This very professional looking drawing is the scheme for where the doors on the structures will go. It’s kind of hard to figure out what’s going on in this drawing just by looking at it. It’s basically a concrete pier plan for the piers that will anchor the structures to Mother Earth. Each one of those squares is a 2 foot by 2 foot concrete pier that will be embedded 4 feet into the ground. The layout of the piers is asymmetric. There are 7 piers on the right side (the east side of the structure) and 5 piers on the left side (the west side of the structure). There are more piers on the east side because the east side of the Luna (the crescent-shaped main pergola) has to bear the weight of the Radian (the smaller half crescent-shaped pergola which connects the main building to the Luna).
This wasn’t always the case. Originally there was just going to be one pergola (the Luna) with just an awning connecting the main building to the Luna. Without the Radian, there would be no need for the extra piers on the east side of the Luna. There would’ve been 5 piers on both sides. But after discussing the original design with Jessica, our director of weddings, she pointed out that there would be no place to store the pre-set tables in the event of an on-site wedding ceremony. My first solution was to extend the awning that would connect the building to the Luna so that the awning would run the full length of the Luna. We could then keep the pre-set tables under the awning. But that would mean that there would be a permanent shade-creating awning running the full length of the Luna. The whole point of the Luna is that it’s roof can retract so that it can be totally open-air. The last thing I wanted to do was put a giant 14 foot by 70 foot awning right next to it. And then it came to me. Why not make the giant awning retractable as well? So I emailed the manufacturer of the Luna and told him what I wanted. They redesigned the Luna to accept the Radian on its east side by increasing the number of posts from 5 to 7 and as a result we will now have a main structure with a retractable roof as well as a connecting awning with a retractable roof.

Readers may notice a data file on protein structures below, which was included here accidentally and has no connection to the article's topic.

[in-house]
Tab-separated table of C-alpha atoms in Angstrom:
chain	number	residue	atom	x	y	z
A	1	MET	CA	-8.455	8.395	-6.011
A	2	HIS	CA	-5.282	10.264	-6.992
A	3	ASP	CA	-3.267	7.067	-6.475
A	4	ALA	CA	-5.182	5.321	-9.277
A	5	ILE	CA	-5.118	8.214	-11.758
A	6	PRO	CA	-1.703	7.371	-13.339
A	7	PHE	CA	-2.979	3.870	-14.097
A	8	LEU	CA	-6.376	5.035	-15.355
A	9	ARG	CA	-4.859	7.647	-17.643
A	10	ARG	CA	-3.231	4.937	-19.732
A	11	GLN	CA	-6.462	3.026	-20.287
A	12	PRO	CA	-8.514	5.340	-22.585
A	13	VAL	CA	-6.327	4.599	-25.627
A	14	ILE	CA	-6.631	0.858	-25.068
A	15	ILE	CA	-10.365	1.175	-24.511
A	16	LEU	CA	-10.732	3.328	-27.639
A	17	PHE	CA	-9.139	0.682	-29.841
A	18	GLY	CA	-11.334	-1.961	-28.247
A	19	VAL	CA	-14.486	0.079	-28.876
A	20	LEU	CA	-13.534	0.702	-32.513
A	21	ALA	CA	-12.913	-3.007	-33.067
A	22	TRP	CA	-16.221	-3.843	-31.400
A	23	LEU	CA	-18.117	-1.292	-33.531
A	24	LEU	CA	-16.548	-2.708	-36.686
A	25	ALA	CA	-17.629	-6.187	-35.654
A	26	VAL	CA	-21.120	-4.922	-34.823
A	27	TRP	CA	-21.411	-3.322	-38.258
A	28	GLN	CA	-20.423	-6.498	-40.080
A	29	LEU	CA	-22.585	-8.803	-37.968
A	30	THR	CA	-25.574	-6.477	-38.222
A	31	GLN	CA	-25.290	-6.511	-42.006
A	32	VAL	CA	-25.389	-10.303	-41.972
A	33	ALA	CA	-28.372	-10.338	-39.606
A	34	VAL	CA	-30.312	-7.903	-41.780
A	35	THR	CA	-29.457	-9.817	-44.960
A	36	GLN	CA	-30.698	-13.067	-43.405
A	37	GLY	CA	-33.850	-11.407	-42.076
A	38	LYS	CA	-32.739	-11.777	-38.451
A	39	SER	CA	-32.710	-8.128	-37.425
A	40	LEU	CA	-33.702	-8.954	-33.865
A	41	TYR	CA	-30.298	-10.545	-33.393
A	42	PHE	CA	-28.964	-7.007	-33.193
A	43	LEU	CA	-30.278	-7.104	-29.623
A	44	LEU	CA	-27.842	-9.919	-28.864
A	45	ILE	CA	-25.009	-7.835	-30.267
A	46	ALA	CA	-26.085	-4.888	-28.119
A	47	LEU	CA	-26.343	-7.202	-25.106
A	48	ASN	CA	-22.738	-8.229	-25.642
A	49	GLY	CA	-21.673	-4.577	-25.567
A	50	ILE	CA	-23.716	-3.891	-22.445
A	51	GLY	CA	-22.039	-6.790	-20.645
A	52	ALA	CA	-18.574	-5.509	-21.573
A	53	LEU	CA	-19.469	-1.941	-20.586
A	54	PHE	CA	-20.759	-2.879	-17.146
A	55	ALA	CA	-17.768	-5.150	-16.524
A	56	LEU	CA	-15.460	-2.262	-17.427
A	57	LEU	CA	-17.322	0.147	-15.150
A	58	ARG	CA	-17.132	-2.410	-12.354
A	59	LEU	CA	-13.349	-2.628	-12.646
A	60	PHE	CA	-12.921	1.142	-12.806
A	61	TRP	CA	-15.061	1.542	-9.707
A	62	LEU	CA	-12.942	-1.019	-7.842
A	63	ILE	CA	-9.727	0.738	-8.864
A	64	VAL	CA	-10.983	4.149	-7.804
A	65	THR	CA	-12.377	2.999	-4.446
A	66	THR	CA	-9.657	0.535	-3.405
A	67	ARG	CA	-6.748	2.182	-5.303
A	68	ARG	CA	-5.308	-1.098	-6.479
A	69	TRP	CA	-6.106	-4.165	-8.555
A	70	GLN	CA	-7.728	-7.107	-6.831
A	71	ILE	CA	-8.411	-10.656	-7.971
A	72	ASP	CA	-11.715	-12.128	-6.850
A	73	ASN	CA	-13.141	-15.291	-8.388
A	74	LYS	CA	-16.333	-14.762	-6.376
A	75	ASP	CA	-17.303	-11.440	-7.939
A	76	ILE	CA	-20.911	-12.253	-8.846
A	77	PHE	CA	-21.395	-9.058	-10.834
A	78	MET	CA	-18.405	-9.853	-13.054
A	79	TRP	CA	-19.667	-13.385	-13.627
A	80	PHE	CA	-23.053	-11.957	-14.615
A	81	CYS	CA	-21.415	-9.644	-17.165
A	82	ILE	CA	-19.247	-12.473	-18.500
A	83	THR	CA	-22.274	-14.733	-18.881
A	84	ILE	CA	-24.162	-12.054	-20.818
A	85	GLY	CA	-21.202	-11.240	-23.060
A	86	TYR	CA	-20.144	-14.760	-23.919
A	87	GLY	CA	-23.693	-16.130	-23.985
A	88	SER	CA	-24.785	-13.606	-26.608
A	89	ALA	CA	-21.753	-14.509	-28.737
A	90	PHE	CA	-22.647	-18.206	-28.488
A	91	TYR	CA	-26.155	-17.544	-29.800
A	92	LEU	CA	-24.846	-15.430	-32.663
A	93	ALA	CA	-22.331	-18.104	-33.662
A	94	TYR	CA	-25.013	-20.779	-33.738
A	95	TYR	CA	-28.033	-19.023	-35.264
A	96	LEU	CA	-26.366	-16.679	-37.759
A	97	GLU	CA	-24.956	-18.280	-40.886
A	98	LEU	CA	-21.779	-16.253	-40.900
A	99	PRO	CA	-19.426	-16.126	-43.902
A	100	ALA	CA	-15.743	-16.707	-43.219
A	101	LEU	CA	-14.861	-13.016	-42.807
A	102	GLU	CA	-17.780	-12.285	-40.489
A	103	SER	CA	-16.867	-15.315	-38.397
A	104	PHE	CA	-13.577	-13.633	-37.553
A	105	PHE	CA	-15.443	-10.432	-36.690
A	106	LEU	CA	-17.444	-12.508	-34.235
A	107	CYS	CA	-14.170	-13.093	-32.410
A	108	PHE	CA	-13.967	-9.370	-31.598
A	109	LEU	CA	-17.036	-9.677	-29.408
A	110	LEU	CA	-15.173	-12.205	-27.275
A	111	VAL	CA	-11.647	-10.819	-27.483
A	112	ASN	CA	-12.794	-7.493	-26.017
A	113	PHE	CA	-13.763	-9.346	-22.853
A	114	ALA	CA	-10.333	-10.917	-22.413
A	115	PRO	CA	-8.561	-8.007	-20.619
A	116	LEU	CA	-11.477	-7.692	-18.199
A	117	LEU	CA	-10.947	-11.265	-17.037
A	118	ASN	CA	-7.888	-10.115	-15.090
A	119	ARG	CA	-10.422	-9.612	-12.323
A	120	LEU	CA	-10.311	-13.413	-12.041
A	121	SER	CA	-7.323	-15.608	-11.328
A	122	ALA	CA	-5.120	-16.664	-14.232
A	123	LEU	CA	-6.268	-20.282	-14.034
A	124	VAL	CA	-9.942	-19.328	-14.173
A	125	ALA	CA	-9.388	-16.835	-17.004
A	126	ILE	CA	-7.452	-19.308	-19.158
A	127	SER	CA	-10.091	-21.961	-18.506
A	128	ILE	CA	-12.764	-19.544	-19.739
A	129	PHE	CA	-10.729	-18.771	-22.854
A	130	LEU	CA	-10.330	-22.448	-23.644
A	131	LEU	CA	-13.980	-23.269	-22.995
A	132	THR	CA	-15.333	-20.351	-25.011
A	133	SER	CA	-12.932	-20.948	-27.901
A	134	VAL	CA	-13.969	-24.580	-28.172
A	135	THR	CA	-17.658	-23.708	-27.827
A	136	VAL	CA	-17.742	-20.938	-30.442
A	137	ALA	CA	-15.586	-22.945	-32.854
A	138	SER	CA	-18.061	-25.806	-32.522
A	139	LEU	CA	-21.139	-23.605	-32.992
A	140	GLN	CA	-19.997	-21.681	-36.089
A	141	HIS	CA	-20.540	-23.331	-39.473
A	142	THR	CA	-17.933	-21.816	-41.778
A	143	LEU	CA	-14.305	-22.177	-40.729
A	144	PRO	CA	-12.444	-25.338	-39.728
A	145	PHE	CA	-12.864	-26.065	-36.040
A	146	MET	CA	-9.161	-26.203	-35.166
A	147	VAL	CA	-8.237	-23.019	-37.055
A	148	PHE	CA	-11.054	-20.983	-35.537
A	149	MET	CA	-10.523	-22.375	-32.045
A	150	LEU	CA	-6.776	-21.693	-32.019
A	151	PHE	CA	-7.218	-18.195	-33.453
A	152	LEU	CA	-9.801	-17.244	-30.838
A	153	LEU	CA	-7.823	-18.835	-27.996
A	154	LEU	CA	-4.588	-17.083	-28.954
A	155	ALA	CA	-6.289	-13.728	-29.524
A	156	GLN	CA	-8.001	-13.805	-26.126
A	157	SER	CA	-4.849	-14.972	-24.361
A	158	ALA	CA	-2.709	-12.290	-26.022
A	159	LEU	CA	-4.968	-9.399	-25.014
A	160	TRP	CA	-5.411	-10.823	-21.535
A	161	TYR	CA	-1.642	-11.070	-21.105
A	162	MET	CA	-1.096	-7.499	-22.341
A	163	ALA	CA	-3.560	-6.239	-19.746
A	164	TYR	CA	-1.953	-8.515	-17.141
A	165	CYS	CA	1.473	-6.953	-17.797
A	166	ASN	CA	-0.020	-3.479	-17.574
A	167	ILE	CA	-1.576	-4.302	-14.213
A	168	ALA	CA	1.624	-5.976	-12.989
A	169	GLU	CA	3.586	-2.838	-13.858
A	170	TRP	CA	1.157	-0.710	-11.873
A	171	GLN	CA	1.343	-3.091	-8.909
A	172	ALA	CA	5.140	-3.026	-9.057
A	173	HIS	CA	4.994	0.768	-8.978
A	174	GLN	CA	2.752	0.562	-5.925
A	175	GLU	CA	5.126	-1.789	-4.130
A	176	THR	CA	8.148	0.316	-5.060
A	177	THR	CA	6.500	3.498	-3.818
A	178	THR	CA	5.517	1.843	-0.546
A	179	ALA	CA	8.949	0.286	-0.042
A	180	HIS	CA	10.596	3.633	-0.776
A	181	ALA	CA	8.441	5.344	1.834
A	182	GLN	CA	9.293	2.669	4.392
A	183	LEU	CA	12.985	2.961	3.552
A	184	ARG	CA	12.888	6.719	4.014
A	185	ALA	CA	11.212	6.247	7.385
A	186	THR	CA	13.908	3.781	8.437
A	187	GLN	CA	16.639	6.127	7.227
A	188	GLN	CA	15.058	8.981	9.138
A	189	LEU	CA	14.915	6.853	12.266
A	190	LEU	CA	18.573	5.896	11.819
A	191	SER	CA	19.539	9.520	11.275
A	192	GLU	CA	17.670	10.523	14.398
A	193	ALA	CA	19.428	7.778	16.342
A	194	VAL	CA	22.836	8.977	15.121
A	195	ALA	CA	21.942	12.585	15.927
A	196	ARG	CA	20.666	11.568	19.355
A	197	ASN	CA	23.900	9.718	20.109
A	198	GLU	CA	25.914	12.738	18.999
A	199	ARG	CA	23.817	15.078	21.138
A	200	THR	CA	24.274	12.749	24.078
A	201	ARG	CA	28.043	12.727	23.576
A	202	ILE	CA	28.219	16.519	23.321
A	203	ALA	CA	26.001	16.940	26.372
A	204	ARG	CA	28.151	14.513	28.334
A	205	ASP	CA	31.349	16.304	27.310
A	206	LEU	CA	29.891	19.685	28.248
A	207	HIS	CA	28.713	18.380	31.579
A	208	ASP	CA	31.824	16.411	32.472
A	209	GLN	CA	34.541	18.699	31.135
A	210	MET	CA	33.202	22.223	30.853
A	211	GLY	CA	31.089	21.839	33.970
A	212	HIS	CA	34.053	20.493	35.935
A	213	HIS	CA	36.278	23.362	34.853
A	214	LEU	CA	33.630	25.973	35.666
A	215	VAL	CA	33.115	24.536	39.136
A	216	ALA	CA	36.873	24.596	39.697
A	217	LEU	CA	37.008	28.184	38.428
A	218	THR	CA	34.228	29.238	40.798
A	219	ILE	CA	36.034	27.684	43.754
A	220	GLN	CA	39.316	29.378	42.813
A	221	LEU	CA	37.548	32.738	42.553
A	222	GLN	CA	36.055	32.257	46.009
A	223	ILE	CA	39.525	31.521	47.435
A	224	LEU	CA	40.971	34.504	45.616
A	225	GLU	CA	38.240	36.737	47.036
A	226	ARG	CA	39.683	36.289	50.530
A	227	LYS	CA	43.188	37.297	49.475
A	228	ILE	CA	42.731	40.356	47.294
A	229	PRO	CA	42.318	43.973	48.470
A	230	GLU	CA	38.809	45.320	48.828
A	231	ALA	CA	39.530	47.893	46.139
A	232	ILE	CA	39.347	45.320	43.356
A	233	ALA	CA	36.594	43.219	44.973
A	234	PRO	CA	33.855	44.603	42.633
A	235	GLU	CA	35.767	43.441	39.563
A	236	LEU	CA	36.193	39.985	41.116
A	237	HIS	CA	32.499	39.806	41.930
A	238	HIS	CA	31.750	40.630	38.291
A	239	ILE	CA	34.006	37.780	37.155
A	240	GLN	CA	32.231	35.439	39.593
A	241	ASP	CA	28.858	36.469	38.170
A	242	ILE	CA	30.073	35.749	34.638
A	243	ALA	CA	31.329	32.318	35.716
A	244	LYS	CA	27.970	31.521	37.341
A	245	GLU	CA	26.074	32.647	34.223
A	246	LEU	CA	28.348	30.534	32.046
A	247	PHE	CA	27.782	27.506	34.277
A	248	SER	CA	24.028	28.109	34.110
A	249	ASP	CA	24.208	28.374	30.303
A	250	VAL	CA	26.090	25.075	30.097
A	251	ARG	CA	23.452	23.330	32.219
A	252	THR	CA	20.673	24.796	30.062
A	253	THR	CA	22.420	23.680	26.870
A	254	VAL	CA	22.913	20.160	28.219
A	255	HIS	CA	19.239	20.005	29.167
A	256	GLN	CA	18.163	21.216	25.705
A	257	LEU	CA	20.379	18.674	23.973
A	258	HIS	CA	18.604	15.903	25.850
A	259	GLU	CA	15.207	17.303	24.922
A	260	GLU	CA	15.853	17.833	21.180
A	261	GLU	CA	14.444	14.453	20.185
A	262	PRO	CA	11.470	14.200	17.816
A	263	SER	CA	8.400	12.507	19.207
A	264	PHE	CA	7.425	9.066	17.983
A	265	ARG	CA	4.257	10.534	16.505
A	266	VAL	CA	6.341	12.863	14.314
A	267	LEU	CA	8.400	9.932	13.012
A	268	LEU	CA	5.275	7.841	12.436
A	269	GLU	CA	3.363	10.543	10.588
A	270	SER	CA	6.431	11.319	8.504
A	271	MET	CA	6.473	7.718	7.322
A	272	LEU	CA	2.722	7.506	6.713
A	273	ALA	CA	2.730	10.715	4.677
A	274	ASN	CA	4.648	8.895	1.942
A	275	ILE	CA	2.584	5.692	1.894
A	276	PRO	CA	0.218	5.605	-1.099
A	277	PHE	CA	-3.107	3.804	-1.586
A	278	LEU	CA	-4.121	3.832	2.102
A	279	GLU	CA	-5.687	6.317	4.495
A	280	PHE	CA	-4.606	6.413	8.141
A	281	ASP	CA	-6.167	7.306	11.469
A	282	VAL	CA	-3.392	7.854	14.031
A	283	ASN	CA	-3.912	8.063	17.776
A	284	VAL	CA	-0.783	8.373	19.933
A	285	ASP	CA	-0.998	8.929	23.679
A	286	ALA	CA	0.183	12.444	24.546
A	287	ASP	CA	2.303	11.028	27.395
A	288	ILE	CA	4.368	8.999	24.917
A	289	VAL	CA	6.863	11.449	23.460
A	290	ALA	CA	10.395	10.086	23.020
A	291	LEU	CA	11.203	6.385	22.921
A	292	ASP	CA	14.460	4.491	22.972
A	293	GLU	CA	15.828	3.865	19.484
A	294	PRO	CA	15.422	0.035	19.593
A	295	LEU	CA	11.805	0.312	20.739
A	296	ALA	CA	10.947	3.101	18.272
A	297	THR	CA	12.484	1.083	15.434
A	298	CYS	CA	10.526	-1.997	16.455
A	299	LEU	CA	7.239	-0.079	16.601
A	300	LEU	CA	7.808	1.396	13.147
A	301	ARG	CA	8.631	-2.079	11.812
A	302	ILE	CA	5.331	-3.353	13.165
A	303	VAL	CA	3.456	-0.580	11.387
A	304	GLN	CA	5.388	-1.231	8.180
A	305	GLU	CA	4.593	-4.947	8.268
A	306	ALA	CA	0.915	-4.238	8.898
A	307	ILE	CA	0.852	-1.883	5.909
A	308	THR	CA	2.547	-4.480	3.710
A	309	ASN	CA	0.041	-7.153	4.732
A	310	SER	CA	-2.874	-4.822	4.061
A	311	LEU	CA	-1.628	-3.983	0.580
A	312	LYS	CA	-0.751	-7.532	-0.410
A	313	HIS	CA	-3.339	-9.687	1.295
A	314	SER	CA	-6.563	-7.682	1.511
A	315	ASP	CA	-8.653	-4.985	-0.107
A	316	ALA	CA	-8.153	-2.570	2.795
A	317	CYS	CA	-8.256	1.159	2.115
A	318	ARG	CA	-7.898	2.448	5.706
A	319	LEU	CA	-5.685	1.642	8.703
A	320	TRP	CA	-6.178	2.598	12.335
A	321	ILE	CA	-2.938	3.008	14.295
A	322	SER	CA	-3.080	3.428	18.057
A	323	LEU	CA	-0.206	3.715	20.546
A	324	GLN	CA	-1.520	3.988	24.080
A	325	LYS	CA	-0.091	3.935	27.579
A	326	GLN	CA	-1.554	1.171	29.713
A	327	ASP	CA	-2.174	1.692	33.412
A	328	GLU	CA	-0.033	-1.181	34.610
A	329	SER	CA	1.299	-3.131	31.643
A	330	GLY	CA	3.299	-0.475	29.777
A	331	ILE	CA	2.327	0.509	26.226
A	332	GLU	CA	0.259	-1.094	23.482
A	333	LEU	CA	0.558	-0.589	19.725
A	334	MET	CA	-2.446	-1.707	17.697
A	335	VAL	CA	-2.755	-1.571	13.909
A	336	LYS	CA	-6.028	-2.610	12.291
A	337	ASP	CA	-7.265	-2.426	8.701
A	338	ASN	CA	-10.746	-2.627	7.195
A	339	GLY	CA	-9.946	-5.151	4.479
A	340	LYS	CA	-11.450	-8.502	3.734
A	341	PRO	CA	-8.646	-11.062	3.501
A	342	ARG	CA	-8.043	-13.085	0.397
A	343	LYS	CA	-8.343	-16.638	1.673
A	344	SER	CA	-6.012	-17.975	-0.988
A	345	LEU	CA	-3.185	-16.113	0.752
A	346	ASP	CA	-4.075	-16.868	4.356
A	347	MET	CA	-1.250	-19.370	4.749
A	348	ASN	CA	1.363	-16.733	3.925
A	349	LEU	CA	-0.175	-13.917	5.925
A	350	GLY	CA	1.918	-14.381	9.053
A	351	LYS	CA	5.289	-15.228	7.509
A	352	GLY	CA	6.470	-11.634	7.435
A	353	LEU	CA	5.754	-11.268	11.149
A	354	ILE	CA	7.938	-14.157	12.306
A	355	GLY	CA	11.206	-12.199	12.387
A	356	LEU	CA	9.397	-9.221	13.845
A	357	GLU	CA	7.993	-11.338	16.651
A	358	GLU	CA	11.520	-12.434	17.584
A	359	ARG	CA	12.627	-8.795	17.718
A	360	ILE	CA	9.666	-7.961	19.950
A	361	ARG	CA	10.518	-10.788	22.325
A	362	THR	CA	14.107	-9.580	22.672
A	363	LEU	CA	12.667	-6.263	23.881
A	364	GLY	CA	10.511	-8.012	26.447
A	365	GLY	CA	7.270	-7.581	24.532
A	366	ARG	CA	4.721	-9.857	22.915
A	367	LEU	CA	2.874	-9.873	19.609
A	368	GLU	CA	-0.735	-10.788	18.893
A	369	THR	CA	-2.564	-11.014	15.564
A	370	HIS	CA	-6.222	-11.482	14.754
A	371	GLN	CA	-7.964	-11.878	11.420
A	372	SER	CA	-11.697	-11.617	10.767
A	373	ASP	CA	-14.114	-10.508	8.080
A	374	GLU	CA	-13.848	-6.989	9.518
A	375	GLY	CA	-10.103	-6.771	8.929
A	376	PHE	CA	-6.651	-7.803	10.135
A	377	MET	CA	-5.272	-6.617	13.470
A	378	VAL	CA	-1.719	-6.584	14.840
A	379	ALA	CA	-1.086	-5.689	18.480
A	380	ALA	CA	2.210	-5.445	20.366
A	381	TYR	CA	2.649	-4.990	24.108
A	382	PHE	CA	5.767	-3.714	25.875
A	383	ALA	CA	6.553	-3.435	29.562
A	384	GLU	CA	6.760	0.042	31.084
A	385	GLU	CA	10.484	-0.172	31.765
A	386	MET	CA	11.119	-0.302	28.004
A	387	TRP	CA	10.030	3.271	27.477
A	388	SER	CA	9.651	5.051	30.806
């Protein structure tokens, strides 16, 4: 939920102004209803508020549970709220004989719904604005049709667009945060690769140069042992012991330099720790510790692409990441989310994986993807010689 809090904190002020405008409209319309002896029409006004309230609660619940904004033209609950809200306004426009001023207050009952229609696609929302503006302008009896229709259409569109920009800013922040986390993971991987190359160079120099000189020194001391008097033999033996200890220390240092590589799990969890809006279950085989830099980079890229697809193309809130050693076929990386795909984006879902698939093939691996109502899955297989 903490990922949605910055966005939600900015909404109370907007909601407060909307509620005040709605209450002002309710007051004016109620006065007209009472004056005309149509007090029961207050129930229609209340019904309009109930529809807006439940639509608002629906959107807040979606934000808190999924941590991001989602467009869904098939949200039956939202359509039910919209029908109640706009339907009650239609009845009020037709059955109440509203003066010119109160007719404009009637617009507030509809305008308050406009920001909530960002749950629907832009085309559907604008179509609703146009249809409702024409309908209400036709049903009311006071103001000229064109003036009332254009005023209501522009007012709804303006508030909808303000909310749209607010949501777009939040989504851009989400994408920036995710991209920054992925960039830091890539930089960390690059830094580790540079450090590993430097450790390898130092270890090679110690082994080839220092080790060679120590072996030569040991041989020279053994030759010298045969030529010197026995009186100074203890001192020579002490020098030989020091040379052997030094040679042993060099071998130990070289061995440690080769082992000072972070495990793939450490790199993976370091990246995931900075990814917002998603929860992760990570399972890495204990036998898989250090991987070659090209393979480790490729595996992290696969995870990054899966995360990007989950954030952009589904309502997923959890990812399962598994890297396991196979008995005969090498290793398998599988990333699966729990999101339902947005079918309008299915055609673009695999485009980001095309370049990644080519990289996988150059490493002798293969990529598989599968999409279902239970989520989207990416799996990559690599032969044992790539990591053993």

And now to the doors. An important design issue is what to use for walls on the structure. There are several options. We could use stationary glass walls, folding glass walls, vinyl tent walls with windows, motorized vinyl tent walls that go up and down, or motorized mesh walls. As with any design element, there are pros and cons of each. But the one thing that we need for sure are doors to let people out of the structure in case of an emergency. Also, we need doors for people to get from the main building into the pergola and for servers to go from the kitchen to the pergola.
The above drawing is my plan for the doors. The drawing is oriented with north at the top, east at the right, etc. The top of the drawing is the front of the pergola. So the two double doors at the top are for guests to get in and out of the pergola from the sidewalk along Erie St. The single door at the top right is the door that leads from the pergola into the Lucca Room. The double doors just below the two front double doors lead from the Radian to the Luna and allow guests to go back and forth between the Lucca Room and the pergola without ever being exposed to the elements. The double doors at the bottom right of the drawing are the exterior doors of the kitchen. And the double doors directly to their left allow servers to go from the kitchen to the pergola. So that’s the door plan. The cool thing about these doors is that they will all be glass and they will all be incorporated into folding glass walls. So the entire walls can fold open or they can be closed, leaving the double doors for people to go to and fro.
For the rest of the walls, I am opting for motorized vinyl walls which can be raised up or down by a motor. It would be cool to use all glass, but I have to be honest; that would be really expensive. But the cost isn’t the only con about glass. With folding glass walls, even when they’re fully open they take up some portion of the opening. But retractable vinyl walls don’t take up any of the opening when they’re all the way up. There are mesh retractable walls on the market as well. But the drawback with them is water penetration. If there is a hard rain that comes in sideways, it could get through the mesh and cause all sorts of problems.
The only exception to the motorized retractable vinyl walls is the west side of the pergola, where the south- most bay will be taken up by a 30 ton HVAC unit and the two middle bays will be stationary triple pane glass walls to block sound from going to our neighbors directly to the west.